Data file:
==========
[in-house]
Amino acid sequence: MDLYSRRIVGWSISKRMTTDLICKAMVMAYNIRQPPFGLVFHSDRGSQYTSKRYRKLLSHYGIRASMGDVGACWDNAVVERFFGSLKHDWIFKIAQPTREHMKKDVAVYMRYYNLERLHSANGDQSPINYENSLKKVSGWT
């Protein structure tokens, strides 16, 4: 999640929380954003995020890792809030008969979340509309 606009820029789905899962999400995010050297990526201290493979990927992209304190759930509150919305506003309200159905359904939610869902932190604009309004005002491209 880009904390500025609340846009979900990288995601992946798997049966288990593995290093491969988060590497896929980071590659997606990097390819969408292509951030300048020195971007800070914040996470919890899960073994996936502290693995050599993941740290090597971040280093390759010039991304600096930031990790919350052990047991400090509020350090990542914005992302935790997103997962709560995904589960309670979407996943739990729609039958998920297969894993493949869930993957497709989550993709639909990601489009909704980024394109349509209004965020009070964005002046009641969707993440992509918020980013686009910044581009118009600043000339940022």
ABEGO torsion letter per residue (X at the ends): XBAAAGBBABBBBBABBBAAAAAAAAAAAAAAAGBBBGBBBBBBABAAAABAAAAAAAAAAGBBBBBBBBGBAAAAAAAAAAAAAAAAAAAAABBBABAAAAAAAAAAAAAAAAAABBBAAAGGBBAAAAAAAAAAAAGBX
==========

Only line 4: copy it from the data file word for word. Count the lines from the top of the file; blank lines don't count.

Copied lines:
ABEGO torsion letter per residue (X at the ends): XBAAAGBBABBBBBABBBAAAAAAAAAAAAAAAGBBBGBBBBBBABAAAABAAAAAAAAAAGBBBBBBBBGBAAAAAAAAAAAAAAAAAAAAABBBABAAAAAAAAAAAAAAAAAABBBAAAGGBBAAAAAAAAAAAAGBX